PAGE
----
After our day in Salem, we drove down about 12 miles past Boston to outlying Quincy, where we had a stay through Boondocker's Welcome for the next two nights. We were greeted by our hosts who graciously invited us in for some beer. It was a nice surprise to encounter such hospitality. They gave us some recommendations, let us use their shower in the morning and (bonus) had some really cute dogs. Downtown Boston was only a 30 or so minute train ride from their house, so the next morning we rode in to explore.
Following the Freedom Trail, a literal brick trail through the city, takes you past all kinds of historic buildings of the Revolutionary War and early colonial times – Faneuil Hall, the Old State House, the Boston Massacre site and more. Walking the trail made me realize how little knowledge I had regarding the Revolutionary War.
We went to a food truck in Boston Common, the Boston version of Central Park, for lunch. The weather was perfect! The pond is where the famous swan boats have their home, but it must have been past their season since none were out.
There was a man playing some kind of instrument and as the wind blew through the willows it felt very peaceful and beautiful.
From Boston Common we made our way further on the Freedom Trail, past the First Public School Site and into the Granary Burying Ground where notable people, including the victims of the Boston Massacre, three signers of the Declaration of Independence and Paul Revere, are buried. Sadly a group of people were blocking Revere's grave but we did see John Hancock's, and a gravestone masquerading as Benjamin Franklin's (a big stone obelisk that simply read FRANKLIN), but upon further inspection was in reality his grandparents.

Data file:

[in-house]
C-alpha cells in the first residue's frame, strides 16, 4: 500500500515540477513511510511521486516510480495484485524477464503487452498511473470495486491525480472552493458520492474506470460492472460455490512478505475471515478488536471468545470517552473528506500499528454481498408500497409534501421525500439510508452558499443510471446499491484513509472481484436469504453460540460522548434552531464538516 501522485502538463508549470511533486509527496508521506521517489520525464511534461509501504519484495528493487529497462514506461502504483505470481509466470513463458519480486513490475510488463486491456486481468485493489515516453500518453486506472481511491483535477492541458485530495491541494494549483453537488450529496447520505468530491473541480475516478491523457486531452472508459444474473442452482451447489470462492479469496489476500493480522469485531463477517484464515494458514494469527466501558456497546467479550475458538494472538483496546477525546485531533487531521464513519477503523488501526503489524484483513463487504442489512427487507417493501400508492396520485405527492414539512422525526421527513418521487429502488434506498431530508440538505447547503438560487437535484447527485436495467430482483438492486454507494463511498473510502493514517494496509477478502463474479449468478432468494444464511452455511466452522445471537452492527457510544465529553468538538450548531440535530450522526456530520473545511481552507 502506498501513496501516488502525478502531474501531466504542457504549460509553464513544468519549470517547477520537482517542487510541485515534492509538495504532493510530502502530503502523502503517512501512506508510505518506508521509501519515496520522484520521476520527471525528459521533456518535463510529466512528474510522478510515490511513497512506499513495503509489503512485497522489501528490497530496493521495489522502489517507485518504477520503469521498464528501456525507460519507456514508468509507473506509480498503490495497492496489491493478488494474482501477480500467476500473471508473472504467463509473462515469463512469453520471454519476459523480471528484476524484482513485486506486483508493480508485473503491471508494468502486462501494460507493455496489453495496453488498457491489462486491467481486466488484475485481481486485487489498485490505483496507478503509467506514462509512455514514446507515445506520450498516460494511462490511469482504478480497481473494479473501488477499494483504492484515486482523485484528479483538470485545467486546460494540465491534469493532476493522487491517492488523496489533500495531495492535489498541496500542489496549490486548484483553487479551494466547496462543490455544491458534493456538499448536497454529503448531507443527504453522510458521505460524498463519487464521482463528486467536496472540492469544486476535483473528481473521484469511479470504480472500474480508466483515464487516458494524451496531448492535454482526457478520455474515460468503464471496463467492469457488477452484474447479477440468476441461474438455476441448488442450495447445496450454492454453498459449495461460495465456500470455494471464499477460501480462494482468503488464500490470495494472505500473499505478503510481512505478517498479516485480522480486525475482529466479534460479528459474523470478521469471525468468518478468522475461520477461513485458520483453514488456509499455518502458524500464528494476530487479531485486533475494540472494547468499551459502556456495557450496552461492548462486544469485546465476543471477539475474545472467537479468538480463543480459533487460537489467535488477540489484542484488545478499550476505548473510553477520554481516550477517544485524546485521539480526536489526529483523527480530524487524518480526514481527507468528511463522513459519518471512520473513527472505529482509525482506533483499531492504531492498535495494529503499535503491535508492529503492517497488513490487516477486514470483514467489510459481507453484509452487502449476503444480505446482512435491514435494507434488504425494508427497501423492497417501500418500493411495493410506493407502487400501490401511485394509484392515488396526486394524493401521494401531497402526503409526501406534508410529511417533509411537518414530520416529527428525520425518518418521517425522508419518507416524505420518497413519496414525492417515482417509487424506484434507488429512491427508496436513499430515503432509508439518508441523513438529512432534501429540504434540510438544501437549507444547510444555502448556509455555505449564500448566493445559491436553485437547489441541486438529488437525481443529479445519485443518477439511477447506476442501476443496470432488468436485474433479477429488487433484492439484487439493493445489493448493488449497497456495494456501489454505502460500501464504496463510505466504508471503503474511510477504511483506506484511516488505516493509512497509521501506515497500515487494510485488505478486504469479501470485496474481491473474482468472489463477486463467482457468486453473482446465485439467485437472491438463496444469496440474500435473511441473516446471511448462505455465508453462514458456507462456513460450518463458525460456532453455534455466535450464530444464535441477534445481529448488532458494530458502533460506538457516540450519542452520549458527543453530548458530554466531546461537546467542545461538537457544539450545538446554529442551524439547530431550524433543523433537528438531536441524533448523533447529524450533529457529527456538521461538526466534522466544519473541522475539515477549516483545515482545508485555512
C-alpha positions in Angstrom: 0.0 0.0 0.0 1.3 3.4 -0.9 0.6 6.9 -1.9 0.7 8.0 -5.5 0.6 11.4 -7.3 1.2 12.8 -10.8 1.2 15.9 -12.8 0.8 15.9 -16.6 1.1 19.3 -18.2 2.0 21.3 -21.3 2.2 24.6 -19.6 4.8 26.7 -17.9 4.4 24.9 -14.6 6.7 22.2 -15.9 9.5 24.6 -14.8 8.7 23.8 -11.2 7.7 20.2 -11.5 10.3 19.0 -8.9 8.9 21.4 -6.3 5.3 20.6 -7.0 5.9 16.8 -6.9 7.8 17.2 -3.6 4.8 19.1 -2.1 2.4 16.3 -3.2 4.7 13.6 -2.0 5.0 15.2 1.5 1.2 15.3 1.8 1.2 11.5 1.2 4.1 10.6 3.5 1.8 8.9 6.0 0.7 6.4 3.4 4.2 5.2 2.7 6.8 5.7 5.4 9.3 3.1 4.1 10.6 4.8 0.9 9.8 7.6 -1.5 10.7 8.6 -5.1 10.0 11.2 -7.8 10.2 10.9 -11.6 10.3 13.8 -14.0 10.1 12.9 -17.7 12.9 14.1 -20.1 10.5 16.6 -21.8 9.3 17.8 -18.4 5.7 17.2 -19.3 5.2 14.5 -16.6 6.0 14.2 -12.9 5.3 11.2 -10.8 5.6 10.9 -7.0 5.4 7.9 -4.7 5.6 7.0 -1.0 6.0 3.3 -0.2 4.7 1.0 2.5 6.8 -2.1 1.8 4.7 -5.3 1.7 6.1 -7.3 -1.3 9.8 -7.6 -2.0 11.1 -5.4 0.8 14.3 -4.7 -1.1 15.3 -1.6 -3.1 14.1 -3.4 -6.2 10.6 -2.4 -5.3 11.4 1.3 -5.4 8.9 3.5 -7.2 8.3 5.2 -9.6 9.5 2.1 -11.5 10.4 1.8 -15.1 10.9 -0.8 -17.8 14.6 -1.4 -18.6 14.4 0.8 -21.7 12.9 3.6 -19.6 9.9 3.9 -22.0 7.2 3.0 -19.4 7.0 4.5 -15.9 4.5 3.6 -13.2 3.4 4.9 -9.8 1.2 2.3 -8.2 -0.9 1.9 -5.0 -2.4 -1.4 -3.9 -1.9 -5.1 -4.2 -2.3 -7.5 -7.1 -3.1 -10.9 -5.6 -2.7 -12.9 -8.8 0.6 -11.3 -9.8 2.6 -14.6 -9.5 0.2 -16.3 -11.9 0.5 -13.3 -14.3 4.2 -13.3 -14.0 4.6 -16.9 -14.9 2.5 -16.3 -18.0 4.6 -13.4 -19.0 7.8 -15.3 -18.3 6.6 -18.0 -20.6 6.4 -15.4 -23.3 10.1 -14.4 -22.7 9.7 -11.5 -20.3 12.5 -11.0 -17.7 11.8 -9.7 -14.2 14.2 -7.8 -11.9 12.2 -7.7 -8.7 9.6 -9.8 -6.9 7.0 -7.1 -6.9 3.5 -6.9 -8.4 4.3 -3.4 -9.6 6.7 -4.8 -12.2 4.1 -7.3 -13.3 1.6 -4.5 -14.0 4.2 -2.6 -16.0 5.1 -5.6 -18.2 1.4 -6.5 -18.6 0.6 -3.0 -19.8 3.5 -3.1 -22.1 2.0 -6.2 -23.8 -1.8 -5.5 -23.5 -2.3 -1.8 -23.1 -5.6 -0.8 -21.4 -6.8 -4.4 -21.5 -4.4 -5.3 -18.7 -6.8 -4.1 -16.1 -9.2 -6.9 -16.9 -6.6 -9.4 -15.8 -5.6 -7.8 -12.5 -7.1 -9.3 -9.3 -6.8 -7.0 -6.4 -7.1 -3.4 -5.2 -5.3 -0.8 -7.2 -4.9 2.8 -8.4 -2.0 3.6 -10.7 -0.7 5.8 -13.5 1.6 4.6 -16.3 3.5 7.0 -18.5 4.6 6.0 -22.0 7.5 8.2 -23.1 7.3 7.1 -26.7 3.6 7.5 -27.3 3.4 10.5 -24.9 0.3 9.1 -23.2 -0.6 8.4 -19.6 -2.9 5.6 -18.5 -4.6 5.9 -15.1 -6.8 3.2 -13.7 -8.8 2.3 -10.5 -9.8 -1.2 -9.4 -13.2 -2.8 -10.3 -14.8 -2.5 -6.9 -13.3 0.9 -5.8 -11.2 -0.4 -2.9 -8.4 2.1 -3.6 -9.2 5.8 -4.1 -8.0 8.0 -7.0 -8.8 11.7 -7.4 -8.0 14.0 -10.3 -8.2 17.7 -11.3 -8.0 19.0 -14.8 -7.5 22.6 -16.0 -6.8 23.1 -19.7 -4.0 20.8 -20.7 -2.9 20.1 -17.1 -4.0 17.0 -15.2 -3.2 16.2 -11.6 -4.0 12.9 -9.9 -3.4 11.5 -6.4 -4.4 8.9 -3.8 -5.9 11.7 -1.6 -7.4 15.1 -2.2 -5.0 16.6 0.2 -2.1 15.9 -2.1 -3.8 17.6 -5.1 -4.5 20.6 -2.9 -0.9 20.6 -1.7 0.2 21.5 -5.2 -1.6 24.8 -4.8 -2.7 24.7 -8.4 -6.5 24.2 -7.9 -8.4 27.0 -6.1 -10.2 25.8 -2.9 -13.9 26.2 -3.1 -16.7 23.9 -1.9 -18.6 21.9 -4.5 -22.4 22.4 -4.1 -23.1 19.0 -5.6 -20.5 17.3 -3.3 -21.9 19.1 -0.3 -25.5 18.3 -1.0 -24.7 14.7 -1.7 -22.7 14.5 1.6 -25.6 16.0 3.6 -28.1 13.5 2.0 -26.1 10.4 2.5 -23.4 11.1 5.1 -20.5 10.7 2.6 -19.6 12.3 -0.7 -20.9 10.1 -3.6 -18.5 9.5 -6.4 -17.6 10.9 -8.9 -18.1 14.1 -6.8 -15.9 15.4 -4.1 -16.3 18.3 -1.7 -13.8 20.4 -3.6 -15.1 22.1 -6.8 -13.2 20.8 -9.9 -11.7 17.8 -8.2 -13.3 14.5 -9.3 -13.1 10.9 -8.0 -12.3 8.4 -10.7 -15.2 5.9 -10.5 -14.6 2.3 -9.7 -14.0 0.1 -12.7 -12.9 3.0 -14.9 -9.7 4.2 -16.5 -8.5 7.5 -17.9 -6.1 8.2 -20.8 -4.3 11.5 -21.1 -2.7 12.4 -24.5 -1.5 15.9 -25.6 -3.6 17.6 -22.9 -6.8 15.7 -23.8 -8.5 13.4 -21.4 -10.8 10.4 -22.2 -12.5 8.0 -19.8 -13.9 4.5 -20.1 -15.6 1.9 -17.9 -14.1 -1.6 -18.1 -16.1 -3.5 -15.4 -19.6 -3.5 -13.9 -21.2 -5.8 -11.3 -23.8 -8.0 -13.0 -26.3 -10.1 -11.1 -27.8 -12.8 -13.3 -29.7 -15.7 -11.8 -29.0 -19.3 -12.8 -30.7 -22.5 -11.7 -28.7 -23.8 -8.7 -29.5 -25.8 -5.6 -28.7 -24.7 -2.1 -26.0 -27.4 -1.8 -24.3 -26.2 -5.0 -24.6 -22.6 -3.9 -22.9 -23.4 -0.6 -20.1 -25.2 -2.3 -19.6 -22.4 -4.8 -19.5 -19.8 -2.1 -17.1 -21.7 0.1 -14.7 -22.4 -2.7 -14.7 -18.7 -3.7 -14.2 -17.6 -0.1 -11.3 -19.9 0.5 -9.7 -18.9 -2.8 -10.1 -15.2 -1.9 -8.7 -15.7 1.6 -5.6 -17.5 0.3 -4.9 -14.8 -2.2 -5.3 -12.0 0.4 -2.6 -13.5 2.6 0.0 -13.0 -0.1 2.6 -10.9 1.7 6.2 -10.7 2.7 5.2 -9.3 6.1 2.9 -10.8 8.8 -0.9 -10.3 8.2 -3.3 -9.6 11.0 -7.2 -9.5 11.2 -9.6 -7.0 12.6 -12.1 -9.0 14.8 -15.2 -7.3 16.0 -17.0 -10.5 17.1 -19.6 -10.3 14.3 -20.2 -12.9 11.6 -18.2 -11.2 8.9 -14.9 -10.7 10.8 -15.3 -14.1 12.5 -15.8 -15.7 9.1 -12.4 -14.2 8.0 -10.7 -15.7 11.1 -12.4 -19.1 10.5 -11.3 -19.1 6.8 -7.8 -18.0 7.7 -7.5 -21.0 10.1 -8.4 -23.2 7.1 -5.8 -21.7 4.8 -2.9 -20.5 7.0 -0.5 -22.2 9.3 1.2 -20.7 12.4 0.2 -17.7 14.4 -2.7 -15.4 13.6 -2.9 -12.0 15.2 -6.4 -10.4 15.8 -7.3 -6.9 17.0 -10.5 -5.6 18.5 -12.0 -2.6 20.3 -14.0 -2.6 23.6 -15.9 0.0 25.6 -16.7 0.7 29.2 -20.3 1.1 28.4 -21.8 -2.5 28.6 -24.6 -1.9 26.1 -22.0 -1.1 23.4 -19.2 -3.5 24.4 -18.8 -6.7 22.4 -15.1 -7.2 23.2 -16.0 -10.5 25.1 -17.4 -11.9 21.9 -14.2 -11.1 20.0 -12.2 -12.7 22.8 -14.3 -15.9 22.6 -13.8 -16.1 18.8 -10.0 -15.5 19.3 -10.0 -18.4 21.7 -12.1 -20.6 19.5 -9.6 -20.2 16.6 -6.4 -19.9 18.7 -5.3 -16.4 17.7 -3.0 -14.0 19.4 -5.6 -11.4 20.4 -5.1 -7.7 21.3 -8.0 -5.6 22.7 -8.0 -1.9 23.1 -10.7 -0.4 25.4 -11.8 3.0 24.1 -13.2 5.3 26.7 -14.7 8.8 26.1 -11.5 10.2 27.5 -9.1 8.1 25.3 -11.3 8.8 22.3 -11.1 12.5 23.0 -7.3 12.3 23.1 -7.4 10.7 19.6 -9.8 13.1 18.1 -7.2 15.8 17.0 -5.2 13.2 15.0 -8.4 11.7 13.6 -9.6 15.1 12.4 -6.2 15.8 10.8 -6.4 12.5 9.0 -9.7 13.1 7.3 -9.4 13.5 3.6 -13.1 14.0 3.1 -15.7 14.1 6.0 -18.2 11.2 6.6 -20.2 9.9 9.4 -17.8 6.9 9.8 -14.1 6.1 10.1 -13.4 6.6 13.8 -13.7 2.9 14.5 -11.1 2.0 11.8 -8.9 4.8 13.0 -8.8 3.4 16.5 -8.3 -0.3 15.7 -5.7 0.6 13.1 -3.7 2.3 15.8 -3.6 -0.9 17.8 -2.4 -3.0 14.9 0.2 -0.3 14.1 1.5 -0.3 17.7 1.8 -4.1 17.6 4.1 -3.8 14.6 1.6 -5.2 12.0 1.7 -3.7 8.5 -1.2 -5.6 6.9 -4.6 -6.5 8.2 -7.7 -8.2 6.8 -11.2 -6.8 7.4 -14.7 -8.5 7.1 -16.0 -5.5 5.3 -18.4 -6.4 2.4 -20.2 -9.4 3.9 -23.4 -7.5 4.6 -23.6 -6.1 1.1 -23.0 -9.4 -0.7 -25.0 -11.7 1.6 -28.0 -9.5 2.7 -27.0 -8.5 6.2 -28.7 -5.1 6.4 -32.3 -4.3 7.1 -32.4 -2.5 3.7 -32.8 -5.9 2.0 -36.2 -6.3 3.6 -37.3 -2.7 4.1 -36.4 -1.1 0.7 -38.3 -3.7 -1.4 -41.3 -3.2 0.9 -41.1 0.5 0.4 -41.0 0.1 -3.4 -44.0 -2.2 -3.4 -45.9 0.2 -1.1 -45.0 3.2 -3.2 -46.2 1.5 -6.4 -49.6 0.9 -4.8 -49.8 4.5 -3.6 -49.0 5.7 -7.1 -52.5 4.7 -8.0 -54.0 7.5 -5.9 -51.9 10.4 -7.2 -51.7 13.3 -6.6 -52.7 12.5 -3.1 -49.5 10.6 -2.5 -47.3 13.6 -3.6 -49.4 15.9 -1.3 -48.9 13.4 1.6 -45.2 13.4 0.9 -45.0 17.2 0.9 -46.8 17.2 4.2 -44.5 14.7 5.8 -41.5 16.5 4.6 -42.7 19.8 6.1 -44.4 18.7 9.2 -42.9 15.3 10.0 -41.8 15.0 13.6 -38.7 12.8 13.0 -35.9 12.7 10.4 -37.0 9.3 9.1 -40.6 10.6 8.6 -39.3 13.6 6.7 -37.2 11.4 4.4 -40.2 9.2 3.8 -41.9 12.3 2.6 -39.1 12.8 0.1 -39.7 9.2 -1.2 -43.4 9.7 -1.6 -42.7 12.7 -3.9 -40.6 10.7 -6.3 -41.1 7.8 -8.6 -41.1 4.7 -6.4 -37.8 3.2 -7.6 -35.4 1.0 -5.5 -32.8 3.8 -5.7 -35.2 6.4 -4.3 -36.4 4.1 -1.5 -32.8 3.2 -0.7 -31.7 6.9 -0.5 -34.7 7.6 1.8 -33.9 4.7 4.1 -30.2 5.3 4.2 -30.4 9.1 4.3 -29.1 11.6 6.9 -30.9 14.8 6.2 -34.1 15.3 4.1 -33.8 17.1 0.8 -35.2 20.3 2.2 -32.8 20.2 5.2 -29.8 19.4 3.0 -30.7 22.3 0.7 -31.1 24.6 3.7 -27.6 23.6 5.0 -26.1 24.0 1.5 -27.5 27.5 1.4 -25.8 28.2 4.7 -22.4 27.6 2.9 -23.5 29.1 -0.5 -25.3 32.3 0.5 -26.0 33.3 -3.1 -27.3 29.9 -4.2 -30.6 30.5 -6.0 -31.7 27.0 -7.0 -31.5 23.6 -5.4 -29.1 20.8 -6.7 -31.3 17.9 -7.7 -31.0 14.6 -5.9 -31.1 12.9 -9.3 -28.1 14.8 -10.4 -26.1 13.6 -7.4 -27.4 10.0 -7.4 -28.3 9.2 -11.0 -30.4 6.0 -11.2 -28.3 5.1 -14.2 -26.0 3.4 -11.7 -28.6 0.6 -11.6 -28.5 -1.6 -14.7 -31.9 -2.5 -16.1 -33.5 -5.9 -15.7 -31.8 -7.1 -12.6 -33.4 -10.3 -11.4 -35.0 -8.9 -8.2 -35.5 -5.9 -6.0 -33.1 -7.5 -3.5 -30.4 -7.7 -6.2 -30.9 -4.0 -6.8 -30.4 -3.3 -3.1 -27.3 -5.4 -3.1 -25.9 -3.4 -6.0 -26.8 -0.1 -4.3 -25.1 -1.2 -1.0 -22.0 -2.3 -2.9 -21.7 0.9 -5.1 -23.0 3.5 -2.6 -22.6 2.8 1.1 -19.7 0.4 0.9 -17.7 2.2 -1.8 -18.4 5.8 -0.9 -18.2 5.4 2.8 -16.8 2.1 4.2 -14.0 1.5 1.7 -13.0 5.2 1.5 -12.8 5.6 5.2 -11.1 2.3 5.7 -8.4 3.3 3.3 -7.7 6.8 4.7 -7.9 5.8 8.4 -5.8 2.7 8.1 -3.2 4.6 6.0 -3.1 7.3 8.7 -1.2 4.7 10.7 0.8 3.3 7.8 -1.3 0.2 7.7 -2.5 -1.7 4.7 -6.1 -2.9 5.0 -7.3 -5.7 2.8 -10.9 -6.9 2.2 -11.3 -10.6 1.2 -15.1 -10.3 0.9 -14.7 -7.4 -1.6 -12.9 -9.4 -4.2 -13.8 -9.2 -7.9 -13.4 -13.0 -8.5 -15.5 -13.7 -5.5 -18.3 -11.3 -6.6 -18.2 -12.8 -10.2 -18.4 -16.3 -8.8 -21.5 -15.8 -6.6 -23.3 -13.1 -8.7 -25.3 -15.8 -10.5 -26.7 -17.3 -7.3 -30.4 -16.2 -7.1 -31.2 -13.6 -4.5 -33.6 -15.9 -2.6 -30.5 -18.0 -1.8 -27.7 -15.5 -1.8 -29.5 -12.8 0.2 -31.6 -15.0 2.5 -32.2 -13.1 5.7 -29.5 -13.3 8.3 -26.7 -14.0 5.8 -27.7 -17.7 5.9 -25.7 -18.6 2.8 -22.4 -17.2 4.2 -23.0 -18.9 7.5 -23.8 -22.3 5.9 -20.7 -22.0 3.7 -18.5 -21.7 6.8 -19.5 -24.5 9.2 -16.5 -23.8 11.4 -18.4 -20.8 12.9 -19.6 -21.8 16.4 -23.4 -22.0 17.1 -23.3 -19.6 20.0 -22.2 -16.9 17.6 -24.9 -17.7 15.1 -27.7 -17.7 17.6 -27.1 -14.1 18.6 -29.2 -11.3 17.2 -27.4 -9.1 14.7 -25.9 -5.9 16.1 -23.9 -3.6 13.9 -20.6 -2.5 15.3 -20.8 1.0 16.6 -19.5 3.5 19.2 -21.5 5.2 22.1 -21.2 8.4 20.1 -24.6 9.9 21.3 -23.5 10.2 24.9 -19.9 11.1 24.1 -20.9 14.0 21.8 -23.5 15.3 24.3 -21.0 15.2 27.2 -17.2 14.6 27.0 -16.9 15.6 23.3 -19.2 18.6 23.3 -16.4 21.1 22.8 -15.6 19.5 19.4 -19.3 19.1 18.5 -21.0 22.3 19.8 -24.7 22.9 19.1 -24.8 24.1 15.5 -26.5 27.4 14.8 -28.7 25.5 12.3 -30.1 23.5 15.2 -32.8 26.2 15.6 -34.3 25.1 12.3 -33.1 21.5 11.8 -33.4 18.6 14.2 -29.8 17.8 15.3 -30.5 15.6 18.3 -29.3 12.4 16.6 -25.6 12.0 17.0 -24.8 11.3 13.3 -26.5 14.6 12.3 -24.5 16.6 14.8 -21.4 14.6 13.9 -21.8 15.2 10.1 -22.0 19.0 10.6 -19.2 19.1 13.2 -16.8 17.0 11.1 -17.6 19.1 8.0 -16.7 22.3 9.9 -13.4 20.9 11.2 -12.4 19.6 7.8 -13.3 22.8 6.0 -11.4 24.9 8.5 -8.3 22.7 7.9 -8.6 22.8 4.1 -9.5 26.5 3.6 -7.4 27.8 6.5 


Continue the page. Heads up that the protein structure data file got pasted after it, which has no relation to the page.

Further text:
From there we walked over the Massachusetts Ave. Bridge, across the Charles River and into the MIT campus. After a coffee and donut from Dunkin's we meandered around in and out of buildings, the cylindrical shaped 1960's Chapel, an art gallery and the engineering building. The students did not all look like super nerds, some looked like regular people.
This day was full of walking – back across the bridge we went and into the Back Bay Fens, a section of community gardens. It was a nice oasis and respite from the city. Honestly after one day in the city I am ready to get back out of it. For a while I've been wondering am I more city mouse or country mouse, and I think I know now. I'm a country mouse but I like the option to be a city mouse for the weekend.
We also visited the library, mainly to rest our feet and eat bananas.
After our marathon walk, we were beat and went to get chowder and beer at the Union Oyster House, the oldest restaurant in Boston!
It was a beautiful night, so after eating we strolled more through some outdoor cobblestone squares with nice lights, where someone was singing.
That night, we stayed again at the Boondocker's and the next day drove quite a way's down the coast to get to Virginia Beach for the weekend. Driving through NYC was a little nerve-wracking and stressful as we got a little lost and turned around trying to avoid a highway that the GPS kept taking us on that had super low bridges below our clearance level.
Blurry NYC in the background:
We stayed overnight near Philadelphia somewhere and arrived in VA Beach in the late evening on Friday.
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